Could the Giro do more to stop sprinters leaving the race? Riders have their say
With sprint stages heavily weighted to the start of the 2019 Giro d'Italia, is there much reason for the sprinters to hang on through the mountains to the finish?
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The Giro d'Italia races through the flat Po Valley west to Novi Ligure on Wednesday, the last sprint stage before a mountainous ride to the finish next weekend in Verona. For many sprinters, stage 11 signals the end of their Giro, but could the organiser plan a better route to convince them to stay?
Caleb Ewan (Lotto-Soudal) and Elia Viviani (Deceuninck-Quick-Step) are leaving the Giro d'Italia after stage 11's finish. Pascal Ackermann (Bora-Hansgrohe) and Arnaud Démare (Groupama-FDJ) are due to stay, but the former crashed and his injuries may force an early exit. The only light at the end of a dark tunnel is stage 18, next Thursday, but that seems too little and too far for many.
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"I think it's a really hard Giro for a sprinter to arrive in Verona," Viviani said.
"The Giro does what they think is best, I think now it's very difficult after today because there are some really dangerous stages for the sprinters to stay within the time limit or try to stay with the gruppetto. And the short stage  with a lot of climbs, that's a bad one. You need big motivation."
The Giro this year offered plenty of sprints in the first week and a half, which were won by a wide range of riders. The race enters the mountains on stage 12 and races to its first high-mountain summit finish on Friday at Lago Serrù.
"It's good the way it is because you get a lot of good sprinters coming for the first part because a lot of the sprinters want to do the Tour de France as well," said Caleb Ewan (Lotto-Soudal).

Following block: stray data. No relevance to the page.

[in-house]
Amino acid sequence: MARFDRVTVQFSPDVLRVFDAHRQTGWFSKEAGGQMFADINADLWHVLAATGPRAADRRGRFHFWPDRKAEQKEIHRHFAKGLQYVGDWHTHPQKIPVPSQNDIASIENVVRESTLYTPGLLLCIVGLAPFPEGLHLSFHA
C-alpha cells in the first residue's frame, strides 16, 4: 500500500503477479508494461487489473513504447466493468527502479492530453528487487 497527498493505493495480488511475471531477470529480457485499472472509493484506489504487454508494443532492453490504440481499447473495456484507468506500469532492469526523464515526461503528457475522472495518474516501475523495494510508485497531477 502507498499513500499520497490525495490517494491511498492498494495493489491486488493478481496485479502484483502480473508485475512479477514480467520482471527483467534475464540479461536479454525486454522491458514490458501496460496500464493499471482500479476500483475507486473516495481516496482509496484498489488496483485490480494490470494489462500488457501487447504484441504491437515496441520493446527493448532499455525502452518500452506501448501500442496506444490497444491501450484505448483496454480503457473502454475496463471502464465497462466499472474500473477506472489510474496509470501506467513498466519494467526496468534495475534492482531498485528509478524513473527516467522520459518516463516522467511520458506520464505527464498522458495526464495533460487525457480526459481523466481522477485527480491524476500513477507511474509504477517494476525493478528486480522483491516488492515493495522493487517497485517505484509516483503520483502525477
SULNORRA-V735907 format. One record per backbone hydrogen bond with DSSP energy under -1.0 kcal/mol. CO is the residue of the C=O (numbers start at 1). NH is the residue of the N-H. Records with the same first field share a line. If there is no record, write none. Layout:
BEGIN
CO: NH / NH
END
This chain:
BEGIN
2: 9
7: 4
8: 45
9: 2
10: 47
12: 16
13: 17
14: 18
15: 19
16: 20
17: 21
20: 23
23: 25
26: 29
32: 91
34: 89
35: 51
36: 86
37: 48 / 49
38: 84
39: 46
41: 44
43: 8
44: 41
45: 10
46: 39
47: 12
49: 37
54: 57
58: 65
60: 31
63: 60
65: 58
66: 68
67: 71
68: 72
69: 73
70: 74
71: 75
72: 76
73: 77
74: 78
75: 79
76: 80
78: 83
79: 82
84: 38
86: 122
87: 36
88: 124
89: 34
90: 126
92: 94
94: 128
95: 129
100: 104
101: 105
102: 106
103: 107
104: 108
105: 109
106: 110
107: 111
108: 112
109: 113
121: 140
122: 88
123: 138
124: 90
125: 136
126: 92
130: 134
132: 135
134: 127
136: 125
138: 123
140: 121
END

"They can't really do both Grand Tours so it's actually perfect the way they do it. If they want to get top sprinters to come here with the field like they have this year then they should keep it the way it is.
"I'm not in contention for the sprint jersey. There's no point in me staying and riding up mountains, so now I think it's just going to be full focus on the Tour."
The ciclamino points jersey could be won by a non-sprinter given wide-range of sprint winners so far and that those at the top of the classification may go home.
"It's a big risk," said Viviani. "With the rules of the last few years, it's always a sprinter winning because there are much more points in the flat stages, but you see that on the flat stages one time one sprinter wins and one time another, so it's not one sprinter going really high with the points."
From stage 11 to the finish in Verona, only stage 18 to Santa Maria di Sala remains a possibility for the sprinters. And unlike the Tour de France, often the Giro d'Italia ends with a time trial. This year is no different, closing outside the Verona Arena with a 17km time trail.
"We have a sprint in the very last week, last year, we won the same stage in the Tour with Arnold," said Démare's lead-out man Jacopo Guarnieri (Groupama-FDJ). "We will try to survive. It'll be hard, but we are fighting for the ciclamino jersey."
Guarnieri rode through his home town in Fiorenzuola on Wednesday. He remarked on his "strange country", the famous boot shape with a spine of mountains and the Alps at its head.
"Italy's a pretty strange country with the geography, so they are obligated to design the Giro this way," he added. "Well it could be more likeable for the sprinters with a sprint on the last stage instead of a time trial but for sure, every organiser has his own needs."
"It's just the approach that the Giro organiser wants," Mark Cavendish's long-time lead-out man, Mark Renshaw (Dimension Data) said.
"I'd like to see some sprints in the third week but to be honest, it's nicely laid out this year. I think how they've done it this year it's made it possible for a lot of sprinters to come, if they tried to back end with the sprints, I don't think they'd get many guys here. It's a good way of getting top sprinters here and in the Tour de France."
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Gregor Brown is an experienced cycling journalist, based in Florence, Italy. He has covered races all over the world for over a decade - following the Giro, Tour de France, and every major race since 2006. His love of cycling began with freestyle and BMX, before the 1998 Tour de France led him to a deep appreciation of the road racing season.
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